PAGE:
Wednesday, October 22, 2014

Why Experts Now Think You Should Eat More Fat

Less Carbs, More Fat 

Less Carbs, More Fat

For more than half a century, the conventional wisdom among nutritionists and public health officials was that fat is dietary enemy number one – the leading cause of obesity and heart disease.

It appears the wisdom was off. And not just off. Almost entirely backward.

According to a new study from the National Institutes of Health, a diet that reduces carbohydrates in favor of fat – including the saturated fat in meat and butter – improves nearly every health measurement, from reducing our waistlines to keeping our arteries clear, more than the low-fat diets that have been recommended for generations. "The medical establishment got it wrong," says cardiologist Dennis Goodman, director of Integrative Medicine at New York Medical Associates. "The belief system didn't pan out."

It's not the conclusion you would expect given the NIH study's parameters. Lead researcher Lydia Bazanno, of the Tulane University School of Public Health, pitted this high-fat, low-carb diet against a fat-restricted regimen prescribed by the National Cholesterol Education Program. "We told both groups to get carbs from green, leafy vegetables, because those are high in nutrients and fiber to keep you sated," says Bazanno. "We also told everyone to stay away from trans fats." The fat-restricted group continued to eat carbs, including bread and cereals, while keeping saturated fat – common in animal products – below 7 percent of total calories. By contrast, the high-fat group cut carbs in half and did not avoid butter, meat, and cheese. Most important, both groups ate as much as they wanted – no calorie counting, no going hungry.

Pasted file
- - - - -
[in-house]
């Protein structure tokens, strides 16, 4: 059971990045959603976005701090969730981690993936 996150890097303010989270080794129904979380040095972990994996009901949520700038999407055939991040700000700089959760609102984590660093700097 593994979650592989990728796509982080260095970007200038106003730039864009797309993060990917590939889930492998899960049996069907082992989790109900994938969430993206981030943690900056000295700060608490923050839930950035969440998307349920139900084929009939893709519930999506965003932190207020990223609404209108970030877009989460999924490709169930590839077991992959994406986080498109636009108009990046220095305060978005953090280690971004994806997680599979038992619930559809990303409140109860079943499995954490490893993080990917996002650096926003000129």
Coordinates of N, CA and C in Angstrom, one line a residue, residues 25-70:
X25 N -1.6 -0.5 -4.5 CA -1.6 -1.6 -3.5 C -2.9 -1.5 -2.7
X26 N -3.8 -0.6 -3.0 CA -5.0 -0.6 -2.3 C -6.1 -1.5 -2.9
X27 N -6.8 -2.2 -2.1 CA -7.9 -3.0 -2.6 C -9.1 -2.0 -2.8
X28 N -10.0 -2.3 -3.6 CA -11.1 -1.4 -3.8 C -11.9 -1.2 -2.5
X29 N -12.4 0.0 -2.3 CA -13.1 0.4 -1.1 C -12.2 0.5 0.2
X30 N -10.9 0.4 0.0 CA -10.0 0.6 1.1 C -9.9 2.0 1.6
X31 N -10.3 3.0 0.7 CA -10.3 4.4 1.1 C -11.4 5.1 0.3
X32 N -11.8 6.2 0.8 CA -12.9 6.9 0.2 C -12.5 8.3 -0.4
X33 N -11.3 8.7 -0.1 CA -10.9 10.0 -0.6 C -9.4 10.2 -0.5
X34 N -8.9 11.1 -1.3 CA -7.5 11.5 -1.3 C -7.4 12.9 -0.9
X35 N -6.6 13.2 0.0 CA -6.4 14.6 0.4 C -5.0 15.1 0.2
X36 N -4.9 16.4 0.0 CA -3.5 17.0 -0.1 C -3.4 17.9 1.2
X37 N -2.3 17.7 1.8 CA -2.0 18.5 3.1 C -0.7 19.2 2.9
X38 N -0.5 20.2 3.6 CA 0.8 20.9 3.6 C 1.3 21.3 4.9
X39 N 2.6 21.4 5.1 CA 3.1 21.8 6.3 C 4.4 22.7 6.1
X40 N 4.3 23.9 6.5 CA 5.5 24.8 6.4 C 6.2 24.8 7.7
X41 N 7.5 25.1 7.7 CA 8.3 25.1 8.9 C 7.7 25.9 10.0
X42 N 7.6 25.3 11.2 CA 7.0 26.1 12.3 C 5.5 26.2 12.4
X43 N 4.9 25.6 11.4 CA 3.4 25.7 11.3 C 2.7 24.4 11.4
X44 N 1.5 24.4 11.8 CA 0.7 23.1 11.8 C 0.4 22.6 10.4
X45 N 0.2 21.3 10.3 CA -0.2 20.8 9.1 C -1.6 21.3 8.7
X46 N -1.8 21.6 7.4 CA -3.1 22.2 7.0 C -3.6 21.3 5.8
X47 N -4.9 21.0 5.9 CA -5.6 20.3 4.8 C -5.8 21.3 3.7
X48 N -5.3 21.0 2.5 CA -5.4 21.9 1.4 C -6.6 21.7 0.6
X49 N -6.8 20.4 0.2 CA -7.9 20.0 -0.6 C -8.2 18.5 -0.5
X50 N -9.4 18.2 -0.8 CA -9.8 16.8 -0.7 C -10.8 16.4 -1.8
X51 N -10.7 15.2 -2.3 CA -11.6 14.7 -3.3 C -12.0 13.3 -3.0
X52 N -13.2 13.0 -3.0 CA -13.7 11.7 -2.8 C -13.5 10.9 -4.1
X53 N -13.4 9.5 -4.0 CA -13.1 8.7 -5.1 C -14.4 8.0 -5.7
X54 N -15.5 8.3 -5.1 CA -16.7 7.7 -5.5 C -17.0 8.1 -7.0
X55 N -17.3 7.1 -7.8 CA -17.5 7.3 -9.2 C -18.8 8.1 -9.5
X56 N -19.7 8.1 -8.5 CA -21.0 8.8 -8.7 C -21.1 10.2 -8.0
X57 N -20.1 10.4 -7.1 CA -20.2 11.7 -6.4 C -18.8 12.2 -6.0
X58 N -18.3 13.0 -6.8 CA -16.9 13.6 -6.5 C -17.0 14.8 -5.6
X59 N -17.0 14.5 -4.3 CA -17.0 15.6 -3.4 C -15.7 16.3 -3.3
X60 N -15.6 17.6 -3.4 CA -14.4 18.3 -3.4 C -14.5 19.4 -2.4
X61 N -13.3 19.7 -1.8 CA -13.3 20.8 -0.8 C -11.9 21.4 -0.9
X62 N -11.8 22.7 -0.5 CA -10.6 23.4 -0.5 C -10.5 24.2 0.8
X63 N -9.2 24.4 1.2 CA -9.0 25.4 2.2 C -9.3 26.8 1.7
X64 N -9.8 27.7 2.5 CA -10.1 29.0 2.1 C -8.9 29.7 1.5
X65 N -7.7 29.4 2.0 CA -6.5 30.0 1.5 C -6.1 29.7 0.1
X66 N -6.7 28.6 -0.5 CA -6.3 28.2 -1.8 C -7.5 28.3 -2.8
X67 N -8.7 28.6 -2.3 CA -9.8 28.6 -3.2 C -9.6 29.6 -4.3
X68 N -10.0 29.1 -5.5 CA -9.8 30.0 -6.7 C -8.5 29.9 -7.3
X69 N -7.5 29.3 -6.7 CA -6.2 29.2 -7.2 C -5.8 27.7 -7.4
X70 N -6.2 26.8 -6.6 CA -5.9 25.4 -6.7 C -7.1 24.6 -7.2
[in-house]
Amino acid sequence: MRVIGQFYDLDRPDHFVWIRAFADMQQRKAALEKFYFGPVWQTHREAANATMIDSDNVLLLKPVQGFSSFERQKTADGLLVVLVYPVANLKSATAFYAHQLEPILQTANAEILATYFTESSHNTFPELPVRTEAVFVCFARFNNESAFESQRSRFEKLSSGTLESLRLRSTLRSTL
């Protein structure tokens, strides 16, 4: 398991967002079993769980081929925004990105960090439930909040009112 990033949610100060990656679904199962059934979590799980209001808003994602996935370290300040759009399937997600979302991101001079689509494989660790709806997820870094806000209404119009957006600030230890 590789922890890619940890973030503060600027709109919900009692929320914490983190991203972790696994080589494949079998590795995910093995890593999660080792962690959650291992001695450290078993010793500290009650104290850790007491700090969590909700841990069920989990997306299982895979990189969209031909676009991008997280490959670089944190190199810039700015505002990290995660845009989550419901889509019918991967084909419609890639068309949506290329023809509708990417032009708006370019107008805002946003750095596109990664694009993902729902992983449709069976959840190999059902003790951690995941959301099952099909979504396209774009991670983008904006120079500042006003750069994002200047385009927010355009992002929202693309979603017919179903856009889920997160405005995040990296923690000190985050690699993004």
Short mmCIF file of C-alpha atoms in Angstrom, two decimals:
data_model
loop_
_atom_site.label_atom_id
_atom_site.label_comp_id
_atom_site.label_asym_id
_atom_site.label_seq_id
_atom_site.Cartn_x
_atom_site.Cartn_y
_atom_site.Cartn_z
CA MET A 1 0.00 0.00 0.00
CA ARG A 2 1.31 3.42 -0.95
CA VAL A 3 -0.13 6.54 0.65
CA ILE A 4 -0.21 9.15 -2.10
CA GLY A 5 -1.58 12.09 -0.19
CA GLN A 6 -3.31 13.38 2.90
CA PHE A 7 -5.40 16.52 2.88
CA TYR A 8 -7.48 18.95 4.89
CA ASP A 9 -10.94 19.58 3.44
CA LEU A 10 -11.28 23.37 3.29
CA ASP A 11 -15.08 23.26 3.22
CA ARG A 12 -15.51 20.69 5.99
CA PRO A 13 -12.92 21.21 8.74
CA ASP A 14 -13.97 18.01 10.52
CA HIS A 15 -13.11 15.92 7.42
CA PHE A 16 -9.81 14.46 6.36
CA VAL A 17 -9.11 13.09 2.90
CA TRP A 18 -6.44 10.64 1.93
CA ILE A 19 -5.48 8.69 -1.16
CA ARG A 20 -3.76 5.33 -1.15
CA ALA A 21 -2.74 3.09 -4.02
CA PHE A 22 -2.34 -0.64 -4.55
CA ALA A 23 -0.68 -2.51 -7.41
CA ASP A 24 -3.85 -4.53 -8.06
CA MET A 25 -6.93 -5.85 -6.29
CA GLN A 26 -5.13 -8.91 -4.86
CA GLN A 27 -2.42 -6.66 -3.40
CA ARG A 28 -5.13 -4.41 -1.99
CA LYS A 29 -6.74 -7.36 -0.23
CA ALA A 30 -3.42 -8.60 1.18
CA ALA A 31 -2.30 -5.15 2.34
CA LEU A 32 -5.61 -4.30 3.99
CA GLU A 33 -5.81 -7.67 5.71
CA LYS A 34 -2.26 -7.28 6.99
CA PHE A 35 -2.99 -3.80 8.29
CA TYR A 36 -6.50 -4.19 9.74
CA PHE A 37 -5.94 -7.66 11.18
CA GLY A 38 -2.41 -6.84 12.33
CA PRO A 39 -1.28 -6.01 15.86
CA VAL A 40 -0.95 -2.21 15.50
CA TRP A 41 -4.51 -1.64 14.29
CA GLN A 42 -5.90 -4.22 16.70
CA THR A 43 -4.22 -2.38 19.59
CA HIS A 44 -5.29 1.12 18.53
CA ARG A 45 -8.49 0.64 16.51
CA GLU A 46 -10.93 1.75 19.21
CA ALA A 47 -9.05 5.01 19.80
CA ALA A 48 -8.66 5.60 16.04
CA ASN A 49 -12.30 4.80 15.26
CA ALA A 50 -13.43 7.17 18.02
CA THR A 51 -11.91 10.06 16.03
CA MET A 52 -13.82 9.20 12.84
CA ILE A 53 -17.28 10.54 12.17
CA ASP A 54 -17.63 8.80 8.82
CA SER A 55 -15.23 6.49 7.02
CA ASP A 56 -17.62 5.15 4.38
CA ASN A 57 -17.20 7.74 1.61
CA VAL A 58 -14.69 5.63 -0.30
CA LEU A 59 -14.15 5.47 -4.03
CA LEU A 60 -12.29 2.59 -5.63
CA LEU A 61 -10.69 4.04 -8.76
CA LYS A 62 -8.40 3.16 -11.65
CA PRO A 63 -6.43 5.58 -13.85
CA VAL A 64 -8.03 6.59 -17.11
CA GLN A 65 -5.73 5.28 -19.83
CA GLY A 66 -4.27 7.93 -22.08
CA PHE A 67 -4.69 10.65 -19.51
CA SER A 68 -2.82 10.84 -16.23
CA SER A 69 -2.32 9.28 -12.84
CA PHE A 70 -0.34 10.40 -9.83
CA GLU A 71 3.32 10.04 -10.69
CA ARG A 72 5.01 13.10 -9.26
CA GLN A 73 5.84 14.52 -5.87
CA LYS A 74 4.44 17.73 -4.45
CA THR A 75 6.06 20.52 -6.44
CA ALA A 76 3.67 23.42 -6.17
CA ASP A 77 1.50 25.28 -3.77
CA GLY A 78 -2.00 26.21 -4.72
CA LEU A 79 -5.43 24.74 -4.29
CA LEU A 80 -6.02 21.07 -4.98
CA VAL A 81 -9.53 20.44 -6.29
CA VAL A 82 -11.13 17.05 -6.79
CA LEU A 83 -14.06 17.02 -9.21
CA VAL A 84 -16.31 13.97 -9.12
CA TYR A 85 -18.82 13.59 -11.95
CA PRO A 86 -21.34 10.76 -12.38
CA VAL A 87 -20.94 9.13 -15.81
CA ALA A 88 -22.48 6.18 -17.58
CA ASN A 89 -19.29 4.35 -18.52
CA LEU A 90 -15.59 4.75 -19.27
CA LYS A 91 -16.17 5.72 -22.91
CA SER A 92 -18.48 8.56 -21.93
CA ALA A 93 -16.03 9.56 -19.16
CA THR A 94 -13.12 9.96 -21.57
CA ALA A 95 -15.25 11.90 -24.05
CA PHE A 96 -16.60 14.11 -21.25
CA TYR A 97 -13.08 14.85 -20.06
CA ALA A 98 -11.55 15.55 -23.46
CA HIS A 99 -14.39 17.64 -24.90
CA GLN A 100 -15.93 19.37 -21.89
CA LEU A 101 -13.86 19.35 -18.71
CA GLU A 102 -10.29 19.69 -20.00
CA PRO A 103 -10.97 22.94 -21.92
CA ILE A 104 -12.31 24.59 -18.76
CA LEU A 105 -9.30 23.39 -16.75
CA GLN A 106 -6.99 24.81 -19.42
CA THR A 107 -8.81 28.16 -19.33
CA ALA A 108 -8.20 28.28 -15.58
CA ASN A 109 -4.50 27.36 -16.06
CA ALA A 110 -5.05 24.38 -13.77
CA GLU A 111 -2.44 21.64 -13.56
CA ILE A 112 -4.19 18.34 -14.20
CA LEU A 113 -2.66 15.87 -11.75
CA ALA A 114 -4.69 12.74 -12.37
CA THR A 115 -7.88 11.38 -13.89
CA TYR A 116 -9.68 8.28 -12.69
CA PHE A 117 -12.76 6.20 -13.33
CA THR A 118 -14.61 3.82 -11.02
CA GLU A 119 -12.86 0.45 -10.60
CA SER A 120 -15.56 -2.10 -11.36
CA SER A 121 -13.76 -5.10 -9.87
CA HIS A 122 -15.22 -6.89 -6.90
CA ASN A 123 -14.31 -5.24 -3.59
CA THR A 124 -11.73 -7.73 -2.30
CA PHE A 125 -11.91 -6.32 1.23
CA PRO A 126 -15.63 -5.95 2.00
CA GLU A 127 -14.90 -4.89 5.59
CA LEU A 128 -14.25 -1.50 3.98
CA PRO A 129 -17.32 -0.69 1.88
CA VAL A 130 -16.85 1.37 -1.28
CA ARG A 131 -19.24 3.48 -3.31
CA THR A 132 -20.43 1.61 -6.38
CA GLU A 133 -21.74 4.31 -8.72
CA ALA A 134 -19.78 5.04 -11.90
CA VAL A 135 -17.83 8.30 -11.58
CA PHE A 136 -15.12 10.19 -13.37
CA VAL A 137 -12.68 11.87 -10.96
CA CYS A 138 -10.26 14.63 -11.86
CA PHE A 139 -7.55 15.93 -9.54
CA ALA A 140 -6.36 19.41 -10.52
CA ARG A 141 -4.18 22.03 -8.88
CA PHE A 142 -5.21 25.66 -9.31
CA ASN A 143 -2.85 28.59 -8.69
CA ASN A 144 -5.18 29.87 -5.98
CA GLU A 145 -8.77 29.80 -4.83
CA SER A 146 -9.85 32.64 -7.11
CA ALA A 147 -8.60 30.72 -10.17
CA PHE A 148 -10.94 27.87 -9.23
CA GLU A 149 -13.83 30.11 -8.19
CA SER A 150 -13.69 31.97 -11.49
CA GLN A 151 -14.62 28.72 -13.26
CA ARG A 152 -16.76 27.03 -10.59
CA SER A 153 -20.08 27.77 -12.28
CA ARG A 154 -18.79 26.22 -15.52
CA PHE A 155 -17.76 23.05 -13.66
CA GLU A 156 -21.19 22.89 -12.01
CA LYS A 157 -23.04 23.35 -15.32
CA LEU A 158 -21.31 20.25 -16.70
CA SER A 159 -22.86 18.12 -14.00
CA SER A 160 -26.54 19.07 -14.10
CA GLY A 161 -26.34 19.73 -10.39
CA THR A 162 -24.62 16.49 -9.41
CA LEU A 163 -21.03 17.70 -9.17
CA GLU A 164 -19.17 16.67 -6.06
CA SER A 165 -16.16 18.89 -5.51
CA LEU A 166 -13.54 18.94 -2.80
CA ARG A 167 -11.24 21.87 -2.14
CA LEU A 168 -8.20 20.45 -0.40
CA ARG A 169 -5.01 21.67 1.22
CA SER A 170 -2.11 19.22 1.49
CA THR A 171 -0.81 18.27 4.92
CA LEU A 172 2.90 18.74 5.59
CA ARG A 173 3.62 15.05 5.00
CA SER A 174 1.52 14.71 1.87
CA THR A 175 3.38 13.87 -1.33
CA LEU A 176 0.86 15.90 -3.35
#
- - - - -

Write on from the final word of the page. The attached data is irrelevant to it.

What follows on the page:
One year later, the high-fat, low-carb group had lost three times as much weight – 12 pounds compared with four – and that weight loss came from body fat, while the low-fat group lost muscle. Even more persuasive were the results of blood tests meant to measure the risk of heart disease and diabetes. The high-fat group, despite eating nearly twice as much saturated fat, still saw greater improvements in LDL cholesterol, HDL cholesterol, and triglycerides. This was enough to improve their scores on the Framingham Risk Calculator, a tool for predicting 10-year risk of heart attack. The low-fat group, by contrast, saw no improvement on their Framingham scores. "I think the explanation lies in how the low-fat dieters filled the hole left by fat – they just ate more carbs," says Bazanno.levels low enough to force the body to burn fat again.

For the rest of the story: http://www.mensjournal.com/health-fitness/nutrition/why-experts-now-think-you-should-eat-more-fat-20141020

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